Empty political promises and the fallacy of podium policies in Malawi

“Every politician has a promising career. Unfortunately, most of them do not keep those promises.” ~ Jarod Kintz

Malawians have developed a culture of falling for empty political promises and political leaders are making the most of it. One would think that after 20 years of democracy the country should be at a point where some of the mistakes must not be repeated. Why do we continue to fall for empty political promises our leaders make on political podium, press conferences and meetings with interest groups?

Since 1994 Malawi leaders have been full of promises that are never met, mostly because these promiseswere never genuine in the first place. President Peter Mutharika has been in power for less than 100 days and it is unfair to judge him alongside his three “democratic” predecessors – Bakili Muluzi, Bingu wa Mutharika and Joyce Banda.

President Mutharika

President Mutharika

Peter Mutharika has so far shown some signs that he may do some things differently – again, it is too early to judge. But last week he showed that he is happy to continue with what I call “podium policies”. These are promises that are made on a political podium in order to excite the listening crowds; statements that are made in press conferences in order to gate away with tricky questions or to manipulate positive headlines, there are statements that are made in meetings with interest groups in order to satisfy people’s ego and expectations. Podium policies are rarely, if at all, fulfilled.

On his recent Africa/ US summit in Washington, USA, President Mutharika promised a group of Malawians in diaspora that he would look into their request on allowing dual citizenship in Malawi. The issue of dual citizenship has been around for sometime but Mutharika made this promise in response to a request from the said group of Malawians. As such, it is important to underline the fact that this was not a policy commitment by any means; it was a response to a question the President needed to answer.

President Mutharika may yet be in favour of dual citizenship, after all he has lived in diaspora himself for the majority of his adult life but I would be happy to know why this was not among his campaign pledges, which I must say had some progressive promises.

I am sceptical of this because the last 20 years of democracy in Malawi has given me enough reasons to. The country is full of sad stories of unfulfilled promises our leaders have made, and they get away with it. Part of the reason is that the local media tend to report stories unchallenged and without proper context – what is known as “he said, she said,” reporting. Let us make it clear that president’s promises are not a national policy, yet that can be carried forward even with a change in leadership.

Malawi has had 3 presidents between 2012 and 2014. In a democracy sometimesleadership change can be this swift and chaotic. You cannot follow up personal promises such as this one. If folks want policy changes, it is important to follow proper channels, or institute some if there is not any. As much as the president wields a lot of power in this country, we must realise that a president is not boma, as political zealots make us believe. Presidents come and go; government must carry forward a state policy, regardless who is in power.

Podium policies have never worked in Malawi. Two stories that provide some context and perspective on this were reported in the local press last month. Sunday Times of July 13th 2014 reported a story on the late Michael Sauka’s family. Mr Sauka is a composer of the Malawi Nation Anthem. The headline read:  “[Michael] Sauka not fully honoured”.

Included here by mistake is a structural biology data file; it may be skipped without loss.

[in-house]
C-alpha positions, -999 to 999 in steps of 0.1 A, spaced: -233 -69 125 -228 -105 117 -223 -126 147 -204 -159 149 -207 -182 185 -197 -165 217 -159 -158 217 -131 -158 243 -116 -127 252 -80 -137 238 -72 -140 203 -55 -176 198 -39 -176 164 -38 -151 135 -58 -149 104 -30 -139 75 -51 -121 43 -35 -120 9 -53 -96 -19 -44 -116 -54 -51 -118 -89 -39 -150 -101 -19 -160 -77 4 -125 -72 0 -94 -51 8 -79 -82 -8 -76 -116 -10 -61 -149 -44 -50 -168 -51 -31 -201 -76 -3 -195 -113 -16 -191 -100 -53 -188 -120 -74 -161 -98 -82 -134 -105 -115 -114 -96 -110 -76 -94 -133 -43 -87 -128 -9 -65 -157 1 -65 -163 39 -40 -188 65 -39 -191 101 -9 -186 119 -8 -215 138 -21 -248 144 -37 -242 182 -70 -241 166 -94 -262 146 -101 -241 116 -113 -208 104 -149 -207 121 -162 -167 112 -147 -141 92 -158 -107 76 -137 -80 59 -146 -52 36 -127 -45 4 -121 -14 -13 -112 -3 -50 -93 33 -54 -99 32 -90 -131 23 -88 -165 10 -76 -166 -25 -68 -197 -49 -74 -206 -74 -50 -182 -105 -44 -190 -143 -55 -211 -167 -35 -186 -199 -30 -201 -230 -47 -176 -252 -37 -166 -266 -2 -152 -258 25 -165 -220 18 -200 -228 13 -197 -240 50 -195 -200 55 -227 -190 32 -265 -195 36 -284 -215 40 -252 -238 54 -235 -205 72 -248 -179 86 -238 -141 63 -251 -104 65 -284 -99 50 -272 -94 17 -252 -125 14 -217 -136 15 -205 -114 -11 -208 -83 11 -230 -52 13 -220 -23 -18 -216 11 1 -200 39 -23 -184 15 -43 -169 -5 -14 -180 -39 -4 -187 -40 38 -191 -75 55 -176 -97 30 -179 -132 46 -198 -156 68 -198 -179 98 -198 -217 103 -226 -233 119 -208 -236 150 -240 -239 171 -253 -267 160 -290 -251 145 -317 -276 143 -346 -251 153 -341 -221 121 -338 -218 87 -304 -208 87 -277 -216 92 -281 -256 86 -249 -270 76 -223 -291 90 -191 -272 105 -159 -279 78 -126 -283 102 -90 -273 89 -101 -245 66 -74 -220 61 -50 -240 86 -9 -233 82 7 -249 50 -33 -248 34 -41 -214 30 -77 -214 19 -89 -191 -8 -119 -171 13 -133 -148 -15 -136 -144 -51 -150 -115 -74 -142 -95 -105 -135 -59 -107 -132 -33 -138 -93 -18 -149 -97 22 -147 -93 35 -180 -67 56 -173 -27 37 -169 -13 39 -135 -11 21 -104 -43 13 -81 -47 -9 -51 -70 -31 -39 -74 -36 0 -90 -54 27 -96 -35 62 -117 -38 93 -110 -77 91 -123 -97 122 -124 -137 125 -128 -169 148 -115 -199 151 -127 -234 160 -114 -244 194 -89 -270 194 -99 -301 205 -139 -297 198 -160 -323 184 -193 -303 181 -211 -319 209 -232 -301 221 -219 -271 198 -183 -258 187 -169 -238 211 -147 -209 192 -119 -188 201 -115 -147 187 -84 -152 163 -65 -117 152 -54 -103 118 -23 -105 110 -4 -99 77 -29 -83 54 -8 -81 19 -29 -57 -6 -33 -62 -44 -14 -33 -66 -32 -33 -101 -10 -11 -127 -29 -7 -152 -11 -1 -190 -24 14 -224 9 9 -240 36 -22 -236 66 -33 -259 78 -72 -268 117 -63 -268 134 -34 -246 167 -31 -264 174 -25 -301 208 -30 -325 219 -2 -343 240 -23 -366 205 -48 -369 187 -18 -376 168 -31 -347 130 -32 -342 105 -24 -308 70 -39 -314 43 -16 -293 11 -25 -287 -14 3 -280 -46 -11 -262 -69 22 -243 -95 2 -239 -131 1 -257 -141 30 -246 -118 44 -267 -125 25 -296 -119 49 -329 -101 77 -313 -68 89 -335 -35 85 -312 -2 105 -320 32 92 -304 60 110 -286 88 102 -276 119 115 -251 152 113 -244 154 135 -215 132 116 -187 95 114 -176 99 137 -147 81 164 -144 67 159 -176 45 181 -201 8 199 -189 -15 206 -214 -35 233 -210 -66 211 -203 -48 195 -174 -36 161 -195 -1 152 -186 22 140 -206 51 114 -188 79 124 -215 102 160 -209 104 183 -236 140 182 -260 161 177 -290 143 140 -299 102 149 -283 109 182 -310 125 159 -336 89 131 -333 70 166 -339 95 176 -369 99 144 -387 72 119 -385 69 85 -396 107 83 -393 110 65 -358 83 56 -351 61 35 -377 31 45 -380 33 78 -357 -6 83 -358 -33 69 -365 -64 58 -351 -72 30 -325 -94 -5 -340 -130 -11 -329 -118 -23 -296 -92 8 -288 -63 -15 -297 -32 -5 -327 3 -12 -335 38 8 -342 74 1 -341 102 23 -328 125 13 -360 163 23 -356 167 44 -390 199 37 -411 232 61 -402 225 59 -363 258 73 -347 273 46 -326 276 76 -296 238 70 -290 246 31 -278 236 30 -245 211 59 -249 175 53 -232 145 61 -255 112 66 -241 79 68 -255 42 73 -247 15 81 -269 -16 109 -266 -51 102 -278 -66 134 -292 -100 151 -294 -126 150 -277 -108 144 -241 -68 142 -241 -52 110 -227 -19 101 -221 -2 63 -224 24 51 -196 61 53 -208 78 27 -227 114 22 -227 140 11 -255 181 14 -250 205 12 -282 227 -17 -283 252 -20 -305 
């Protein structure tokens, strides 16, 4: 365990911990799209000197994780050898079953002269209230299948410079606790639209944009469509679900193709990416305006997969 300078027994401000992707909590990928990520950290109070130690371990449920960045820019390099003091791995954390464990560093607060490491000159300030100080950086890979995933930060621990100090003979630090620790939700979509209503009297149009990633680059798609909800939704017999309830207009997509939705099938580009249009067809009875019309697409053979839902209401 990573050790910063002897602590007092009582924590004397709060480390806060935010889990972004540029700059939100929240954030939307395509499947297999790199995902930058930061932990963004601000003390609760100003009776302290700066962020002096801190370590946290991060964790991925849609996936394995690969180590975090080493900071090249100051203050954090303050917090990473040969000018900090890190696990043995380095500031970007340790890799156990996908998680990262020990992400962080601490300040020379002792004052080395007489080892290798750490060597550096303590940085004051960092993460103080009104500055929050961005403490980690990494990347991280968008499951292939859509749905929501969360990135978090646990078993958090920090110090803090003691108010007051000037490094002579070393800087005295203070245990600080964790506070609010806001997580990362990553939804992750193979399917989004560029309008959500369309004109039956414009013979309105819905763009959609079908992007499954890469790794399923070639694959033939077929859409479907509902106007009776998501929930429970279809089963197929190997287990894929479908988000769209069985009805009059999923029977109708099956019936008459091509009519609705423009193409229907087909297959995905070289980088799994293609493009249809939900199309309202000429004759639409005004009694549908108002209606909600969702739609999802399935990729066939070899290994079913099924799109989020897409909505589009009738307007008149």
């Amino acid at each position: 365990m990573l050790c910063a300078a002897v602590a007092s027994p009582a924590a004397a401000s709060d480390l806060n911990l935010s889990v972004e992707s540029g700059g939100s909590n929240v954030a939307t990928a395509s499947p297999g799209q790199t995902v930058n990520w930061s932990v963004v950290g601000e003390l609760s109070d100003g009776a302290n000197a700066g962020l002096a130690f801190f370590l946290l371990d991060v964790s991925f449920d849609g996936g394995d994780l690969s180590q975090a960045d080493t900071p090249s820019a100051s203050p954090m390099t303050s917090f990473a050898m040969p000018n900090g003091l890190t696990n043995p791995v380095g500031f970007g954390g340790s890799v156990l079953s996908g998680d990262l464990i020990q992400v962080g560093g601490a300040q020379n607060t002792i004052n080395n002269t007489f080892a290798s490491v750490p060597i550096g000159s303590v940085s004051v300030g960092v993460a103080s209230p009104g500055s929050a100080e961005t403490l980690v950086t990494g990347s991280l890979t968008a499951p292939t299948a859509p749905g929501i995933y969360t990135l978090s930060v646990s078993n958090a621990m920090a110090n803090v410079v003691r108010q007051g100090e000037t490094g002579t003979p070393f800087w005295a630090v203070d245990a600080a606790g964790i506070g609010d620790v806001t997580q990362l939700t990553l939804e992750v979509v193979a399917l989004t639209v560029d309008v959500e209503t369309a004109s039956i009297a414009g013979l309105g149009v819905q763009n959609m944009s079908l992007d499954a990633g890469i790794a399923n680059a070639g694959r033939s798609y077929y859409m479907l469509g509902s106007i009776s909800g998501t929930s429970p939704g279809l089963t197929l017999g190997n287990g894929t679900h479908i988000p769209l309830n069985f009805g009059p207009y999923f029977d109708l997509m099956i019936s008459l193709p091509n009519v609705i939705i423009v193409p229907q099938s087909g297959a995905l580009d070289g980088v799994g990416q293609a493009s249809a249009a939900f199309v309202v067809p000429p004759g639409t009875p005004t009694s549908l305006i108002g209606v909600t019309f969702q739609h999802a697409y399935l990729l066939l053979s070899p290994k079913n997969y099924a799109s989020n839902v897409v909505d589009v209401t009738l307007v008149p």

The headline is not entirely accurate because history tells us that Mr Sauka won a national anthem composing competition and he was duly paid for his wonderful work. Anything that goes his way is a token of appreciation, not obligation. But you cannot blame Sauka’s for thinking otherwise. For some reason, the former president, Bakili Muluzi went to the family and made promises. To the family, this was a government promise. Bakili ndi boma,after all.

The late Sauka’s grandson, Wisdom Sauka, told the newspaper that the family was concerned a government’s promise to build them a family house has not been honoured. “We tried to pursue the matter through other channels but were pushed from one corner to the other. What else we could have done?”Sunday Times quoted Sauka. The grandson added:

“I do recall that our family was once called to meet the former president Bakili Muluzi at his private residence in 2004. He then started paying our house rentals in Ndirande but that did not last long due to change of government.”

Nation on Sunday of July 27th 2014 reported a similar story. This one was on families of July 20, 2011 demonstrations shooting victims those in the north. “Families want APM to end July 20 lies” was the headline. The “lies” President Mutharika is supposed to end were promises made by the former President Joyce Banda – never a state policy.

According to the paper, in 2012 Mrs Banda ordered the Ministry of Tourism and Culture to construct tombstones for the victims. Now that Mrs Banda is no longer a State President her promises are unlikely to be honoured, it was her own project, not a government policy. “The unmarked graves mirror lies and broken promises that have paved their [families of the victims] futile wait”, the newspaper aptly concluded.

Here we have it: Malawi politicians thrive on people’s misery, desperations and helplessness. As a country, we must learn and depart from this skewed way of think. We must use proper lobbing channels and ways to influence policies instead of dealing with presidents as individuals. A state president is not bom aand government policies are not made on a podium. What is said on podiums is for political ends.

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